Friday, March 25, 2011


Last week I wrote about the full moon and an expectation of spring. By then I had grilled outside over wood and charcoal (beef, mushrooms, smoked pork chops), a sure sign of milder weather and rising hopes. But now six days later we're back in the deep-freeze, truly. It began with heaps of wet snow that cooled into lighter drier snow and blanketed the city, every telephone wire, fence-top, sidewalk, tree branch. The cat wouldn't set foot outsdie, and nor, it seemed would the city crews, who were NOT ploughing streets at all.

(We have a new and horrible mayor, anti-bicycle, anti-public transit etc; my theory is that he's going to point with pride to the money he's saved. Meantime we've had three days of clogged, then icy-with-sun-melt-and-refreeze sidewalks. I've seen several falls and lots more near-misses.)

SInce I was away for a chunk of the snow-season, it was kind of lovely to find myself yesterday afternoon walking across the great white snowy circle at the University of Toronto, the sun reflecting glaringly into my eyes off the pristine white. I was hurrying to meet a friend for coffee, and thinking, as I rushed across the circle on the student-created packed snow path, that the glare on my skin reminded me of long ago when people would sit outside in the spring with reflectors, tanning, in breaks from spring skiing. That feels so long ago. DO people still tan like that?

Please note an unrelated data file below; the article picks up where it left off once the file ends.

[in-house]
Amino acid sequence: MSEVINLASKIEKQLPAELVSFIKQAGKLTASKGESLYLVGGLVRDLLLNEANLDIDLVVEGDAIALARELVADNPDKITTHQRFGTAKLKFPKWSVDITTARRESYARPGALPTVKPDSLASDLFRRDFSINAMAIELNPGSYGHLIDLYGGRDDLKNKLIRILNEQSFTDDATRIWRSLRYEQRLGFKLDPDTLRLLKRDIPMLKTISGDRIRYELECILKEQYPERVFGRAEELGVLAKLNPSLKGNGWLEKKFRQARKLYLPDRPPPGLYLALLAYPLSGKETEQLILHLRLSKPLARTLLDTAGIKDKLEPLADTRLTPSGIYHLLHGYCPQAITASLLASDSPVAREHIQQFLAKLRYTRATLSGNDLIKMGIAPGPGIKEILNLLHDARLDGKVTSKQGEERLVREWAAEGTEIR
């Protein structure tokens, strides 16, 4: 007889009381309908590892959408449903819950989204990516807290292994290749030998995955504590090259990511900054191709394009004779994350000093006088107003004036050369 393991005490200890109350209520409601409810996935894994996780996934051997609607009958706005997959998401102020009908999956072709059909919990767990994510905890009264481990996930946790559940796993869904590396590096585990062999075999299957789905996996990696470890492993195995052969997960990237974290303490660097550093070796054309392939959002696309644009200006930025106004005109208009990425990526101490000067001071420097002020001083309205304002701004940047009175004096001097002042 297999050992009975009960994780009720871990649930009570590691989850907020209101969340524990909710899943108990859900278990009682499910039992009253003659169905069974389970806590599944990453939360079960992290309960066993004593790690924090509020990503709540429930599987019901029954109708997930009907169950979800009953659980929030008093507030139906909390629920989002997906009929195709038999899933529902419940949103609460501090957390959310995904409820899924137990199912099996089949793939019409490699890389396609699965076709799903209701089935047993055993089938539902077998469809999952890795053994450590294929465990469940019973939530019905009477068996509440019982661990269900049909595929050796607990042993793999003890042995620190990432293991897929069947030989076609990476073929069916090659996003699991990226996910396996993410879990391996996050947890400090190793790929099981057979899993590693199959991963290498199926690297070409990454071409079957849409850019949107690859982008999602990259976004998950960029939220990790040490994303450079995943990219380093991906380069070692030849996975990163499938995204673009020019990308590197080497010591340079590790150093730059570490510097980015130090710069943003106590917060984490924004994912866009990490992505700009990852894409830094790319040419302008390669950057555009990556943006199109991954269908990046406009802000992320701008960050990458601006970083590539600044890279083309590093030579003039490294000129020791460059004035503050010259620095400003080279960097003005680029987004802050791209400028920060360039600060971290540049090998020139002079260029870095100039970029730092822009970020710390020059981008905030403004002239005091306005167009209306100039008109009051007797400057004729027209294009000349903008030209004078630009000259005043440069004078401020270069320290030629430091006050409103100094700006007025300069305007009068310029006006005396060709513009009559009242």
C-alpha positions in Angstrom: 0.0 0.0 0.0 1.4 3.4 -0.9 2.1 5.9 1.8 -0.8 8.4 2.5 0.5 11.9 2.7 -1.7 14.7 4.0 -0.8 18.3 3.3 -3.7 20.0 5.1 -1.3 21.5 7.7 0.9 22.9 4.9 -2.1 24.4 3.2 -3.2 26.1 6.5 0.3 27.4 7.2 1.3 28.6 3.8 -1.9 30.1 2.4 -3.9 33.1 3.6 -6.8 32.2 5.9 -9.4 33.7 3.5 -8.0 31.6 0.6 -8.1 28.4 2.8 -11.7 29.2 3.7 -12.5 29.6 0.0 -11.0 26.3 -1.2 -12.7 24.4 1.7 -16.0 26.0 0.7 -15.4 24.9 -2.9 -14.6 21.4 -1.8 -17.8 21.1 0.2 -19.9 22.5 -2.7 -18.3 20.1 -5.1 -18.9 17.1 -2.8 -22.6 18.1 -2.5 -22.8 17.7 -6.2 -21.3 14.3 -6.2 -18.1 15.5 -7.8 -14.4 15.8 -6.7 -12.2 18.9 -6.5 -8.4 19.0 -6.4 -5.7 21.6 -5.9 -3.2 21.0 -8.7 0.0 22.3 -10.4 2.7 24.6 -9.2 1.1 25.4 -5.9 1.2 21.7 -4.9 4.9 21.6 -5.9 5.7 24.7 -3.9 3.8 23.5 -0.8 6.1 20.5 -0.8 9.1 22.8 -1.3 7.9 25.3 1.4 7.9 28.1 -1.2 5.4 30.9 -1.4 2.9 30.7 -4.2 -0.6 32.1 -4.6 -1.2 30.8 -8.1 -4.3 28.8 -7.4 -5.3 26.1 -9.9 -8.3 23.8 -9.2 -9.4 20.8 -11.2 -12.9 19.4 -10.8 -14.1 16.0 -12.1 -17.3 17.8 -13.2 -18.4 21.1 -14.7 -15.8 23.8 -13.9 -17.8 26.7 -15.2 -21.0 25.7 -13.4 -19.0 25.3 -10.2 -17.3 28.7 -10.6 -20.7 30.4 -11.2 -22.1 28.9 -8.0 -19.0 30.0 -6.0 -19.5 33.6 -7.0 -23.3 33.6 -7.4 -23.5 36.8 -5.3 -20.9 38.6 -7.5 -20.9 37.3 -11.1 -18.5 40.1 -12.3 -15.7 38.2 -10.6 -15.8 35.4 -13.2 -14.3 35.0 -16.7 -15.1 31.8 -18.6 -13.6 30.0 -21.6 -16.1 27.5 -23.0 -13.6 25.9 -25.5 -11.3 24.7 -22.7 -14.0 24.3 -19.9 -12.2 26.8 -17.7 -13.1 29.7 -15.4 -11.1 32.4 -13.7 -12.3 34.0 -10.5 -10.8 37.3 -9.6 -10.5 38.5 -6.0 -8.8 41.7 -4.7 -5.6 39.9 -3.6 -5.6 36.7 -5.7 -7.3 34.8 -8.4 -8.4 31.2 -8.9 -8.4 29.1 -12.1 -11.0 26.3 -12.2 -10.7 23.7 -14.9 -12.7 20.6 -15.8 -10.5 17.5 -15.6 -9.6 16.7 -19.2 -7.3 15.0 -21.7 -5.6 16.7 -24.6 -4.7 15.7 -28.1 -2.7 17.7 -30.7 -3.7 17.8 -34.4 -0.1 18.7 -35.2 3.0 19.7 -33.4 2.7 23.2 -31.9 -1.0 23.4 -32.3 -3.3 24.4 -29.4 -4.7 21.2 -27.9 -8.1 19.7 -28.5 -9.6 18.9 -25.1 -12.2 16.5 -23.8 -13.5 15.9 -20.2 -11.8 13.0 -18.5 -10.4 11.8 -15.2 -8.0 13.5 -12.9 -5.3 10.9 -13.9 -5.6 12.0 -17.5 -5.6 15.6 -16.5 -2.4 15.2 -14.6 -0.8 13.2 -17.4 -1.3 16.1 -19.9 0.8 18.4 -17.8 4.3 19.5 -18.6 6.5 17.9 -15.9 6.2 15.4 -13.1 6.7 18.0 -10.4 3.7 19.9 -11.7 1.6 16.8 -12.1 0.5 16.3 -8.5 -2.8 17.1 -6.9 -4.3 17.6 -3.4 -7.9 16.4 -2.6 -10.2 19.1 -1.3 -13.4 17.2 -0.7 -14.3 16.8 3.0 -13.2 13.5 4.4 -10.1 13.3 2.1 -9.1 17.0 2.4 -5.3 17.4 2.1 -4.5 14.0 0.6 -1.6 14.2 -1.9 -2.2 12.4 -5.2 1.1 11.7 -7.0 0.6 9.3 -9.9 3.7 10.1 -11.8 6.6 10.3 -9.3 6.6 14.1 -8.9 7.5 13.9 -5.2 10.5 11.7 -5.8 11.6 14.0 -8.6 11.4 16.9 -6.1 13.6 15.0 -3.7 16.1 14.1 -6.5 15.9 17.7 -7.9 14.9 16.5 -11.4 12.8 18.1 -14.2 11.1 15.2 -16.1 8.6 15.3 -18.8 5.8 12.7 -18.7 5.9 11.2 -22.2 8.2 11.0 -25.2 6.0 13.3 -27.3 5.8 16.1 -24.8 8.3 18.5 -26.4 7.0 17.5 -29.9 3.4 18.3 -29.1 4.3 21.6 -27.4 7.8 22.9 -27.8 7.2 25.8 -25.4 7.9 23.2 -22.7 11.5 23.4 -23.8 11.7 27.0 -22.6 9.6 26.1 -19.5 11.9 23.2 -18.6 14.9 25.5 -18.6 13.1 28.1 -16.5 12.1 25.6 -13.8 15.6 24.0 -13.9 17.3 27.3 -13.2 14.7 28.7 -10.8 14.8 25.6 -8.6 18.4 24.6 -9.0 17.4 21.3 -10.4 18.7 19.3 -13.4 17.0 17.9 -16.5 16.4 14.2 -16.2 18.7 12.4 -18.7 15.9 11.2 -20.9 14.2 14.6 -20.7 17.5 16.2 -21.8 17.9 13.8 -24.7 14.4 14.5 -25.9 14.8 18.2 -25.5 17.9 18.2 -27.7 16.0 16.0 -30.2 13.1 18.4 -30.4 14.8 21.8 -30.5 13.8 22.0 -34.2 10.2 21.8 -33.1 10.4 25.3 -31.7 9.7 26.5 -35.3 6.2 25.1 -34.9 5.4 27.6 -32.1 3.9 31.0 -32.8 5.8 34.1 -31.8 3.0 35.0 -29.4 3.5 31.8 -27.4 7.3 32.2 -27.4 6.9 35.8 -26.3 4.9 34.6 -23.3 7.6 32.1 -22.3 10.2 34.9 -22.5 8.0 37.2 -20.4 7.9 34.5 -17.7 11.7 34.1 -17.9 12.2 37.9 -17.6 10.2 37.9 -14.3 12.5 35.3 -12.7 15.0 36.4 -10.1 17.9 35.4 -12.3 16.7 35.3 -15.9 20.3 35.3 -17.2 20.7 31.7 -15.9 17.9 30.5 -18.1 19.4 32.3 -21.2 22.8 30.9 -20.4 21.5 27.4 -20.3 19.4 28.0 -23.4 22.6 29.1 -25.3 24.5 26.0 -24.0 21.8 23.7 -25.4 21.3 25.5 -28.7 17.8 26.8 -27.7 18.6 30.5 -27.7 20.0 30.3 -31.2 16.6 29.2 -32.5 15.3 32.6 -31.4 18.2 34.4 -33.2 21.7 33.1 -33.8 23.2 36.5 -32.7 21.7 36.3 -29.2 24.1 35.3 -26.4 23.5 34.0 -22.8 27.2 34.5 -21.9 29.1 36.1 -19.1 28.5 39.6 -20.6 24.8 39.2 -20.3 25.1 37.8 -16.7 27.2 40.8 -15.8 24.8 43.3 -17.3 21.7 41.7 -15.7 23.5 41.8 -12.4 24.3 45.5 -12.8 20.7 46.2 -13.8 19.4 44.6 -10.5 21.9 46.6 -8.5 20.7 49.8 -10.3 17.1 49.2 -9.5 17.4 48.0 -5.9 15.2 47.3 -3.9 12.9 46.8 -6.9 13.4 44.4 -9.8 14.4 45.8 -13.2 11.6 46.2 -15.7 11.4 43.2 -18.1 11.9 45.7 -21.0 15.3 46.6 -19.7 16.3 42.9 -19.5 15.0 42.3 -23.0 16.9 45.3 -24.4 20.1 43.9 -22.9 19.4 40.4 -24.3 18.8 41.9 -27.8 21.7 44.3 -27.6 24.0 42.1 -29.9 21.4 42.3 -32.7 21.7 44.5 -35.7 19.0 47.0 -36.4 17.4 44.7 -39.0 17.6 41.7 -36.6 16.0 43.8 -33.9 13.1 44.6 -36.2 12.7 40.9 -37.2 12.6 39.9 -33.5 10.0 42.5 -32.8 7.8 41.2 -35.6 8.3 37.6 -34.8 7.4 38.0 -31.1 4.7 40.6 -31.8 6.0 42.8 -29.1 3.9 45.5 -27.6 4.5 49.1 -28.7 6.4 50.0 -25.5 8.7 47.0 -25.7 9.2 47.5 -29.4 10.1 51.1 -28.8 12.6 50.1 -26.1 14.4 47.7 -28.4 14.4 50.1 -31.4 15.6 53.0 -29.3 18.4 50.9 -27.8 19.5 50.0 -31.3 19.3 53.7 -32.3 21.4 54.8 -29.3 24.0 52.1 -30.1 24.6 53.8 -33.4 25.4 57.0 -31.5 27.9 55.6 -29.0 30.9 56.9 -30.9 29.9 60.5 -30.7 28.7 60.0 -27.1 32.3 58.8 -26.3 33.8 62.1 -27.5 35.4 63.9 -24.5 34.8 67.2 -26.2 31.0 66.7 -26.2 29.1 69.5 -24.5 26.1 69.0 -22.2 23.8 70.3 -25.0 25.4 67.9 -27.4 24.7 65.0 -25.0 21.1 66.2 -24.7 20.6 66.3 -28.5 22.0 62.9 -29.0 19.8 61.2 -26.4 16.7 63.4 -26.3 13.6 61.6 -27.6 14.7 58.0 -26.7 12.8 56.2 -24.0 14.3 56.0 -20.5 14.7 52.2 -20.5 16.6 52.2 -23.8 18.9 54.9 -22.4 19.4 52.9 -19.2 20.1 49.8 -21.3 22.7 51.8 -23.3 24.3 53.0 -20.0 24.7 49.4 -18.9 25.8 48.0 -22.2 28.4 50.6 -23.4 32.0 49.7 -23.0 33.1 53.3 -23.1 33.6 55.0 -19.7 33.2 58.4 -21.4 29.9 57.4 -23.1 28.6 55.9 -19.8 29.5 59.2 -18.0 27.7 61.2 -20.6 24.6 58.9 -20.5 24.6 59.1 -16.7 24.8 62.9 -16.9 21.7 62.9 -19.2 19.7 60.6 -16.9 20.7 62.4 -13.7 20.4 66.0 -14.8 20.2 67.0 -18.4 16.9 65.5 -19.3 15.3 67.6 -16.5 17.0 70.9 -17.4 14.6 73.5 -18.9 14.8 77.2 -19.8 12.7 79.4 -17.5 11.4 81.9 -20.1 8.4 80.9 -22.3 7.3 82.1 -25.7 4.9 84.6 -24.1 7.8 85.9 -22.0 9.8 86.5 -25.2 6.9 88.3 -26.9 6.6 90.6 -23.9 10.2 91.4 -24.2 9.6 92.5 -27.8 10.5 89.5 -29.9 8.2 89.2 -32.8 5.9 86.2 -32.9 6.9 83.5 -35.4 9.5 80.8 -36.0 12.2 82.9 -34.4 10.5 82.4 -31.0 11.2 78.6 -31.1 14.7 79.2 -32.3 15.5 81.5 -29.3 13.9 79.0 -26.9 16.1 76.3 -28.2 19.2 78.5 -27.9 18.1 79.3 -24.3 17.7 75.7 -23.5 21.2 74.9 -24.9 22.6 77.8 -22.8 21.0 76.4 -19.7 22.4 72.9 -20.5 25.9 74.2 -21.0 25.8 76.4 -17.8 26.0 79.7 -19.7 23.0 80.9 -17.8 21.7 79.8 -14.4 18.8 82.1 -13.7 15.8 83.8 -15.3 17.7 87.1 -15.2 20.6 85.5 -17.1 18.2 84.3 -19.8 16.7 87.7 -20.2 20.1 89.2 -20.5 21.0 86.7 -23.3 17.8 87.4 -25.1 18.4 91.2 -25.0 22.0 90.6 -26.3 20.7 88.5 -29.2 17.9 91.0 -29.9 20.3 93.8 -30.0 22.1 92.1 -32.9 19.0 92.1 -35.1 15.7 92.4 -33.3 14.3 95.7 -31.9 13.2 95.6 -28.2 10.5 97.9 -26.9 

I had made an appointment last week in the warm weather to take my bicycle in for its spring tune-up, and cold and snowy yesterday was the day. The street was so icy I decided that discretion was the better part of valour. Feeling rather pathetic! I walked my bike to Urbane Cycle rather than risking a fall. And today I was able to ride it home, whizzing along on almost-dry roads (the sun, even with freezing air temperatures, is evaporating the snow and ice off the streets beautifully). The air was cold on my ears (no room for a hat under my helmet) but with a new rear derailer, new fromt tire, newly regreased front end, everything felt so smooth and easy; what a difference good maintenance makes!

That's a truth worth remembering in lots of contexts, not just bicycles.

On the night of the big snow day, Wednesday, I made a huge pot of beef stew, flavoured at the start, just before I put in the shallots/onions, with mustard seed, nigella seed, and some turmeric (into olive oil). (I find I use mustard seed and turmeric, a light dash, almost every time I use hot oil, except when stir-frying distinctly Thai or Chinese dishes.) I had potatoes from Marcus, brought to the house last week by Dawn and Ed of Evelyn's Crackers and still remarkably good, and some carrots from Quebec, as well as stewing beef from Grey County, bought at Sanagan's in Kensington Market.

A satisfyingly hungry crowd of young people (five in all) made short work of it. For greens there were very non-local wing beans ("tua plu" in Thai), bought at the Viet Grocery store on Spadina. They're long with frilled edges, and are best cooked in a little water quickly, like asparagus. I do them in a cast-iron skillet in an inch of water. When they're just cooked (about 5 minutes), I drain them and cut them into 1-inch lengths, then dress them in a light vinaigrette. Delish, and also beautiful.